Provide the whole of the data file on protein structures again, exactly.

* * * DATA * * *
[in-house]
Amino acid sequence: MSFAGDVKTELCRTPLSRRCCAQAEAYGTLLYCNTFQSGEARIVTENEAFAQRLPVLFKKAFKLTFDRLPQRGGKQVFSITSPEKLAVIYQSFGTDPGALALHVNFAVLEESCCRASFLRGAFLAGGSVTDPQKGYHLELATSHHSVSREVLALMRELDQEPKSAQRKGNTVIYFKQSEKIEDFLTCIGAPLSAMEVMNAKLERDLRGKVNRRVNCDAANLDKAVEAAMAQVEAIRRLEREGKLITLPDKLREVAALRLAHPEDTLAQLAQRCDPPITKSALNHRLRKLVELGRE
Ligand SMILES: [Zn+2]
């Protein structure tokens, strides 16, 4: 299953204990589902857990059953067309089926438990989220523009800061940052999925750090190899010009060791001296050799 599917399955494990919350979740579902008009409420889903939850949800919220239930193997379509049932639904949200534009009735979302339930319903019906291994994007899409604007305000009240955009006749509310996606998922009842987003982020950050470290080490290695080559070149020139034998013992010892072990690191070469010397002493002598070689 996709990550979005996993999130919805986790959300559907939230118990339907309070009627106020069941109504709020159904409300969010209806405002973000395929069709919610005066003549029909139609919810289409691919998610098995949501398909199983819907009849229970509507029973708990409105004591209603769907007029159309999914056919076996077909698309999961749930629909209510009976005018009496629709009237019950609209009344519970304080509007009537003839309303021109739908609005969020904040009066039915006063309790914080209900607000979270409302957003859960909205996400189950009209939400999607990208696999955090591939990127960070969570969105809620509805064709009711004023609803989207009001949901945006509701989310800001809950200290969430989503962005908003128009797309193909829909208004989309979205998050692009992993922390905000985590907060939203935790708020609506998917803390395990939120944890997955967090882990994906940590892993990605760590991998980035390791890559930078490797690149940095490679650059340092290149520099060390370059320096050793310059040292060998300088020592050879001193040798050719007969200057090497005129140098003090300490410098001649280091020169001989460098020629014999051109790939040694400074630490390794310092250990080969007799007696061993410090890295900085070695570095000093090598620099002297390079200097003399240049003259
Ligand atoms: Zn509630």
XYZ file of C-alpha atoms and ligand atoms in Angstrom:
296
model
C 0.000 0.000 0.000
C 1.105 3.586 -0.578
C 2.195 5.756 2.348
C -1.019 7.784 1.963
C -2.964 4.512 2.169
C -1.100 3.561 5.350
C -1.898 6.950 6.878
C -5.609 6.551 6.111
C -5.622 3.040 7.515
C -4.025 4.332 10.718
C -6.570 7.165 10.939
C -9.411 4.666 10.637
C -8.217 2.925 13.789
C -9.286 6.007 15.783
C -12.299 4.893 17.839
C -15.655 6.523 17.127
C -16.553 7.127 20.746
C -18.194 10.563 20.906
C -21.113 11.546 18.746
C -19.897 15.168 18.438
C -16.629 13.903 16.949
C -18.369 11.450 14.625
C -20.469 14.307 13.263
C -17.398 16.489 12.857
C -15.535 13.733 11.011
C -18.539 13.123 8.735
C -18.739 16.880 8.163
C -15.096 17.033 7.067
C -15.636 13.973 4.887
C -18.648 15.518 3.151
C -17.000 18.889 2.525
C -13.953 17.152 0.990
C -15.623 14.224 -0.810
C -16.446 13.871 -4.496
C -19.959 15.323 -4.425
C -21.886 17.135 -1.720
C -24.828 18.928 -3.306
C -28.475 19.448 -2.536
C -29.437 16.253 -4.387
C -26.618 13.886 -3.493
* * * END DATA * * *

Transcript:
[in-house]
Amino acid sequence: MSFAGDVKTELCRTPLSRRCCAQAEAYGTLLYCNTFQSGEARIVTENEAFAQRLPVLFKKAFKLTFDRLPQRGGKQVFSITSPEKLAVIYQSFGTDPGALALHVNFAVLEESCCRASFLRGAFLAGGSVTDPQKGYHLELATSHHSVSREVLALMRELDQEPKSAQRKGNTVIYFKQSEKIEDFLTCIGAPLSAMEVMNAKLERDLRGKVNRRVNCDAANLDKAVEAAMAQVEAIRRLEREGKLITLPDKLREVAALRLAHPEDTLAQLAQRCDPPITKSALNHRLRKLVELGRE
Ligand SMILES: [Zn+2]
């Protein structure tokens, strides 16, 4: 299953204990589902857990059953067309089926438990989220523009800061940052999925750090190899010009060791001296050799 599917399955494990919350979740579902008009409420889903939850949800919220239930193997379509049932639904949200534009009735979302339930319903019906291994994007899409604007305000009240955009006749509310996606998922009842987003982020950050470290080490290695080559070149020139034998013992010892072990690191070469010397002493002598070689 996709990550979005996993999130919805986790959300559907939230118990339907309070009627106020069941109504709020159904409300969010209806405002973000395929069709919610005066003549029909139609919810289409691919998610098995949501398909199983819907009849229970509507029973708990409105004591209603769907007029159309999914056919076996077909698309999961749930629909209510009976005018009496629709009237019950609209009344519970304080509007009537003839309303021109739908609005969020904040009066039915006063309790914080209900607000979270409302957003859960909205996400189950009209939400999607990208696999955090591939990127960070969570969105809620509805064709009711004023609803989207009001949901945006509701989310800001809950200290969430989503962005908003128009797309193909829909208004989309979205998050692009992993922390905000985590907060939203935790708020609506998917803390395990939120944890997955967090882990994906940590892993990605760590991998980035390791890559930078490797690149940095490679650059340092290149520099060390370059320096050793310059040292060998300088020592050879001193040798050719007969200057090497005129140098003090300490410098001649280091020169001989460098020629014999051109790939040694400074630490390794310092250990080969007799007696061993410090890295900085070695570095000093090598620099002297390079200097003399240049003259
Ligand atoms: Zn509630």
XYZ file of C-alpha atoms and ligand atoms in Angstrom:
296
model
C 0.000 0.000 0.000
C 1.105 3.586 -0.578
C 2.195 5.756 2.348
C -1.019 7.784 1.963
C -2.964 4.512 2.169
C -1.100 3.561 5.350
C -1.898 6.950 6.878
C -5.609 6.551 6.111
C -5.622 3.040 7.515
C -4.025 4.332 10.718
C -6.570 7.165 10.939
C -9.411 4.666 10.637
C -8.217 2.925 13.789
C -9.286 6.007 15.783
C -12.299 4.893 17.839
C -15.655 6.523 17.127
C -16.553 7.127 20.746
C -18.194 10.563 20.906
C -21.113 11.546 18.746
C -19.897 15.168 18.438
C -16.629 13.903 16.949
C -18.369 11.450 14.625
C -20.469 14.307 13.263
C -17.398 16.489 12.857
C -15.535 13.733 11.011
C -18.539 13.123 8.735
C -18.739 16.880 8.163
C -15.096 17.033 7.067
C -15.636 13.973 4.887
C -18.648 15.518 3.151
C -17.000 18.889 2.525
C -13.953 17.152 0.990
C -15.623 14.224 -0.810
C -16.446 13.871 -4.496
C -19.959 15.323 -4.425
C -21.886 17.135 -1.720
C -24.828 18.928 -3.306
C -28.475 19.448 -2.536
C -29.437 16.253 -4.387
C -26.618 13.886 -3.493